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40 Years of Hezbollah

 

Saudi Regime Jails Yet Another Woman for Social Media ‘Violations’

Saudi Regime Jails Yet Another Woman for Social Media ‘Violations’
folder_openMiddle East... access_time3 months ago
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By Staff, Agencies

Another Saudi Arabian woman has been sentenced to decades in prison by the kingdom’s ‘terrorism court’ for using social media to “violate the public order,” according to court documents seen by a human rights group.

Nourah bint Saeed al-Qahtani was sentenced to 45 years in prison after a specialized criminal court convicted her of “using the internet to tear [Saudi Arabia’s] social fabric,” according to documents that were obtained and reviewed by Democracy for the Arab World Now [DAWN], an organization founded by Jamal Khashoggi.

DAWN shared its findings, which it said were verified by Saudi sources, with the Guardian.

Few details are known about Qahtani, including her age or the circumstances around her arrest and conviction.

But the news of her decades-long sentence comes weeks after Salma al-Shehab, a 34-year-old PhD student at Leeds University and mother of two children, was convicted and sentenced to 34 years in prison after she returned home to Saudi for a holiday break.

Court documents in Shehab case revealed she had been convicted for the alleged crime of following the Twitter accounts of individuals who “cause public unrest and destabilize civil and national security.” In some cases, she retweeted tweets posted by dissidents in exile.

Shehab told a Saudi court she had faced abuse and harassment during her detention, including being subjected to interrogations after being given medications that exhausted her.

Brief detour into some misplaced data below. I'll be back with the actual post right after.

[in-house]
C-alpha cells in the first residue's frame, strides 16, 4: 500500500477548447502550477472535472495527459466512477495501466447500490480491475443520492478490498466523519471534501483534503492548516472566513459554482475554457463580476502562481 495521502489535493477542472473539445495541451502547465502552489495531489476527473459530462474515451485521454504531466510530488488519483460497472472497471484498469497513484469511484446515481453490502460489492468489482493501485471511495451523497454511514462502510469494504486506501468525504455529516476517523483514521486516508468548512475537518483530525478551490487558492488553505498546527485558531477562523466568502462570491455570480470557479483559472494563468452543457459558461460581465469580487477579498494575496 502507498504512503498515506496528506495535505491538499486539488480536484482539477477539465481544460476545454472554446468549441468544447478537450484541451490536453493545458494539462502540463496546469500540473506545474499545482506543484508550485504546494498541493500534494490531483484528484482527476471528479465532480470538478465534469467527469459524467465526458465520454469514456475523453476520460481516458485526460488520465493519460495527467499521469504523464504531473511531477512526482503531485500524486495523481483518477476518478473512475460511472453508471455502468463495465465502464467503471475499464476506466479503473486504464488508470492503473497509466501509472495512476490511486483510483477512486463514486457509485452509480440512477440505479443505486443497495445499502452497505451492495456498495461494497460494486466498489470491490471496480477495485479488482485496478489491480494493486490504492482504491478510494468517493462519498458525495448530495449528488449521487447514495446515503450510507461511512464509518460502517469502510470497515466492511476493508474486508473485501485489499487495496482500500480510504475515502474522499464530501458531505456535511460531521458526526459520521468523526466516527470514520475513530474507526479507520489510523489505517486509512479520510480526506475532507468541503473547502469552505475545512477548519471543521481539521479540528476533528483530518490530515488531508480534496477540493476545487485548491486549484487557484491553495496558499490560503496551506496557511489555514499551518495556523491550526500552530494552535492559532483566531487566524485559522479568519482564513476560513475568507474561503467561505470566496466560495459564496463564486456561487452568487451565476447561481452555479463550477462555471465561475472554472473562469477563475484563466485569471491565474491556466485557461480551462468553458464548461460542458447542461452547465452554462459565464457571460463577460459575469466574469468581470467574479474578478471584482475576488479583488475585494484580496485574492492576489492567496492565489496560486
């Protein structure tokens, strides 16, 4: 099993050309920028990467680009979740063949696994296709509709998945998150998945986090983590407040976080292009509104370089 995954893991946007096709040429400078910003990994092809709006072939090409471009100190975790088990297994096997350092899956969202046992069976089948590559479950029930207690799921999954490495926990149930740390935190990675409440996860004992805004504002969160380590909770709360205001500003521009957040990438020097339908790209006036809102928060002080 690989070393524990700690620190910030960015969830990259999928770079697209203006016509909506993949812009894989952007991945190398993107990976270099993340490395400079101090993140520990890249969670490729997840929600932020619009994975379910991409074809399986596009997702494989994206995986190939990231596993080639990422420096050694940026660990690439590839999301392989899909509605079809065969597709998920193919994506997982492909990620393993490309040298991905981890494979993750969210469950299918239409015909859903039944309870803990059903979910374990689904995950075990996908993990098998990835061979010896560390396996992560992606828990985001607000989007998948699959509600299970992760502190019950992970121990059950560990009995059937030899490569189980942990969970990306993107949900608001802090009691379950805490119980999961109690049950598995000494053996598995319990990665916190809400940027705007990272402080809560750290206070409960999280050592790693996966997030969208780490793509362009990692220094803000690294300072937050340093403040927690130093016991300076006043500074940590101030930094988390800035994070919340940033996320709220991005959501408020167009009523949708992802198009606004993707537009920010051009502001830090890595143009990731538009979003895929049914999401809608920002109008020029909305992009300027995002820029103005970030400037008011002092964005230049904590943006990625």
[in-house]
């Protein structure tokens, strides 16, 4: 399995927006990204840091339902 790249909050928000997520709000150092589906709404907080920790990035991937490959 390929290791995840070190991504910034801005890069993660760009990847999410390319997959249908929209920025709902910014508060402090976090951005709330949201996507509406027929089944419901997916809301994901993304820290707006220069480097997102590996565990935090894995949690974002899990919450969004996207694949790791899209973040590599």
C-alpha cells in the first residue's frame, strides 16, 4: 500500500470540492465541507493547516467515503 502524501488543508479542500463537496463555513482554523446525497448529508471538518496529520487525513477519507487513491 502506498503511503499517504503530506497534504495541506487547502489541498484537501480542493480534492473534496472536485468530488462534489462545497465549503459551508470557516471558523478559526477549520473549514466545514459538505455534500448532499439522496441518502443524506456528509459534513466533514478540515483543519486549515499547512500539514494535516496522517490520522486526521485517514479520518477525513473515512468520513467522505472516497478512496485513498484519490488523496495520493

In Qahtani’s case, Saudi authorities appear to have imprisoned her for “simply tweeting her opinions,” said Abdullah Alaoudh, the director for the Gulf region at DAWN.

“It is impossible not to connect the dots between Crown Prince Mohammed bin Salman’s meeting with President Biden last month in Jeddah and the uptick in the repressive attacks against anyone who dares criticize the crown prince or the Saudi government for well-documented abuses,” Alaoudh said.

DAWN was coming forward with the news, he said, in the hopes that people who know Qahtani might shed light on her case.

Saudi laws are designed to give authorities maximum discretion, including the power to detain individuals for vaguely defined anti-terrorism laws such as “disturbing public order” and “endangering national unity.”

Qahtani does not appear to have had a Twitter account in her own name. Other Saudis believed to have used pseudonyms to post satirical or critical content on Twitter have faced detention and arrest.

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